NICHOLAS MEDTNER, who is seventy this year, has had the unique experience of being suddenly, in mid-twentieth century, adopted by a Maecenas rich enough to order recordings and concerts of his music, of seeing on the threshold of old age the works hitherto only known to other musicians placed before the general public. Medtner has always been before all else a pianist. He was a favourite pupil of Safonov and one of the gifted trio—Skryabin and Rachmaninov were the other two—who seem to have brought to an end the great line of performer-composers, and were the most distinguished of the second generation of Moscow " Westernising " musicians. Less original than Ski yabin and less brilliant than Rachmaninov, Medtner has often combined in his music the quali- ties of late-nineteenth-century Gerdian romanticism and a German interest in form for its own sake with a Slavonic tenderness and a Slavonic sense of the apocalyptic. - None of these qualities has made him a popular composer. Living in Western Europe—first in France and now in England— he has only once returned to Russia since heJeft it five years after the outbreak of the revolution. His smaller piano pieces—Fairy Tales, Dithyrambs, Improvisations, Hymns—have been played by a few pianists, but their simple lyrical quality and their technical Unpretentiousness have militated against their success in the concert. hall. The sonatas and concertos have never achieved more than a succes d'estime, their scale and volubility 'of -manner appearing ill-suited to the material and to the composer's habit of thought, Of songs, Medtner has written something, like a hundred, nearly equally divided between settings of German and Russian poets. (There are some thirty settings of Goethe and twenty-five of Pushkin.) In many of these the piano part has an undue pre- ponderance, and the virtuoso has the better of the singer.
This was the case in some of the German songs admirably sung by Elizabeth Schwarzkopf at the Maharajah of Mysore's Medtner concert in the Kingsway Hall on November 6th. Sheer complica- tion of rhythm or figuration in the piano part can destroy a song even when the vocal line is beautiful and apt in itself, and none of these songs had, to me, the beauty of some of Medtner's Russian songs—the settings of Fet and Tyuchev of op. 24, for example. The violin sonata played by Manoug Pa'rikian and Colin Horsley, though full of charming and poetic ideas, seemed oddly prolix and undisciplined for a composer confessedly concerned with form ; and the piano quintet, on which the composer has apparently been working intermittently for over forty years, suffered from a charac- terlessness, a lack of definition, which may well be the result of excessive reconsideration and rewriting, a scrupulousness fatal to spontaneity of invention. A concert of Medtner's music without any piano works is, in fact, something of a monstrosity, and I listened in vain for anything which recalled the sweep and power of, for example, the E flat major Dithytamb fronf op. 10.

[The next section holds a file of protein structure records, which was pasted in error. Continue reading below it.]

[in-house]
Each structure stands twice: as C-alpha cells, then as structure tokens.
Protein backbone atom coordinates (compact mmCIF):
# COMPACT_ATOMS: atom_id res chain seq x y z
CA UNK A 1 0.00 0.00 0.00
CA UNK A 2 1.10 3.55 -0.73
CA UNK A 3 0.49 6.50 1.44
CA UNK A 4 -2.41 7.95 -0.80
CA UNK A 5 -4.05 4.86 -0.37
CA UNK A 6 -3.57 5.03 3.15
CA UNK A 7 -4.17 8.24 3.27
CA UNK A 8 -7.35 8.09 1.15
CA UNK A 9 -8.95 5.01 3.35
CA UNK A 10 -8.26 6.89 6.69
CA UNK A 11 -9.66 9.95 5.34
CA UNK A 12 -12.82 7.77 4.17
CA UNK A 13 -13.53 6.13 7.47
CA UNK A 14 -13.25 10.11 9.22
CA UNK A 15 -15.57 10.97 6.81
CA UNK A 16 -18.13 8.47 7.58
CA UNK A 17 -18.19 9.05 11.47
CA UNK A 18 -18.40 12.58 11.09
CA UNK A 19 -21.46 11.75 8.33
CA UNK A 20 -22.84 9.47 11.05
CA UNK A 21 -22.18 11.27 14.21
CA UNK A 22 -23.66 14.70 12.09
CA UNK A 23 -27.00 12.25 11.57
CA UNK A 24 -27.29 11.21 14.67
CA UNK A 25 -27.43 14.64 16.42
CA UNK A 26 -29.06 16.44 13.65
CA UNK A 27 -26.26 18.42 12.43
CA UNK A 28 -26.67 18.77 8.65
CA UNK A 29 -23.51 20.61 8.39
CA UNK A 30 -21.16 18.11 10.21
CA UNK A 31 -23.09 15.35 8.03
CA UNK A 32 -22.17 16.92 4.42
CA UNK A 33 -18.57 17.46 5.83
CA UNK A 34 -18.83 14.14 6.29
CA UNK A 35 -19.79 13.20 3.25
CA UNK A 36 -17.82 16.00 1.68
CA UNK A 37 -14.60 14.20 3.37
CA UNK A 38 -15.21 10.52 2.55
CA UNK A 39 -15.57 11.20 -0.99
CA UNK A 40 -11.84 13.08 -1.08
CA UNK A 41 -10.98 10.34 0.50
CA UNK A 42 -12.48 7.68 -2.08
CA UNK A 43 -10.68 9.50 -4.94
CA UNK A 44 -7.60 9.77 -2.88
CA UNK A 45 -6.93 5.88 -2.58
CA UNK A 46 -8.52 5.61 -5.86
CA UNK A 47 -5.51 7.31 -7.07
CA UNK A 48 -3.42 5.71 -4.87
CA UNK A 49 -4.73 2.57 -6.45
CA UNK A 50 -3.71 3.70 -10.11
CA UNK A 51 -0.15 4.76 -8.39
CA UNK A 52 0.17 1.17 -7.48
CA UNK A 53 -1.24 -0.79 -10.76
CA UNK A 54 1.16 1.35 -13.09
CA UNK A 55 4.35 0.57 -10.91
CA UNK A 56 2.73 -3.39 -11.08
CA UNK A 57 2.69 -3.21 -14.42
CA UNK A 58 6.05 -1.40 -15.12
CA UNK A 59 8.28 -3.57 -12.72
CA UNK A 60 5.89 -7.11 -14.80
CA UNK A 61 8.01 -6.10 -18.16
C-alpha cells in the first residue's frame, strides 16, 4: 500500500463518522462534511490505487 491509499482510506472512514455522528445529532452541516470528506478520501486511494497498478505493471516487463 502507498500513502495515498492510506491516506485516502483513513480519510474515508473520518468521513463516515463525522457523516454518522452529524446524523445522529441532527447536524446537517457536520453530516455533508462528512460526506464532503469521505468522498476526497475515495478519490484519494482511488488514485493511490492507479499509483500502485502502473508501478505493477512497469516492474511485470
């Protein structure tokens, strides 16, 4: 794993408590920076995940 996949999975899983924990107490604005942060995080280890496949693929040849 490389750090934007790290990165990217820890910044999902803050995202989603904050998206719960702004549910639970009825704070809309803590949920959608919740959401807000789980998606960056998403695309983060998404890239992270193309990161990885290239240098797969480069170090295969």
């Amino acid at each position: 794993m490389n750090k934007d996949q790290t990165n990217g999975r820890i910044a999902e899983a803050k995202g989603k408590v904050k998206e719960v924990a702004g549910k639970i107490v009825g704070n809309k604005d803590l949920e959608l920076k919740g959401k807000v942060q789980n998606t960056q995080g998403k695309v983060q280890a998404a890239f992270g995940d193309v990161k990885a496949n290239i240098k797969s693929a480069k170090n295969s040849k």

* * At Covent Garden, Joan Hammond and Walter Midgley make a fine, though ill-assorted, Butterfly and Pinkerton. Joan Hammond, who had not seemed able to identify herself with Aida or to rise to the necessary heights of lyrical tragedy in the part, made a touching and convincing figure of the novelette heroine upon whom Puccini expended his strangely mixed gifts of subtle musician and Latin vulgarian. Wilma Lipp is the best Queen of the Night we have yet had at Covent Garden, though badly hampered by haying to sing up aloft and with the depth of the stage between her and her audience. Marko- Rothmiiller is a supremely efficient but not a powerfully dramatic Amonasro. And Rhadames . . . a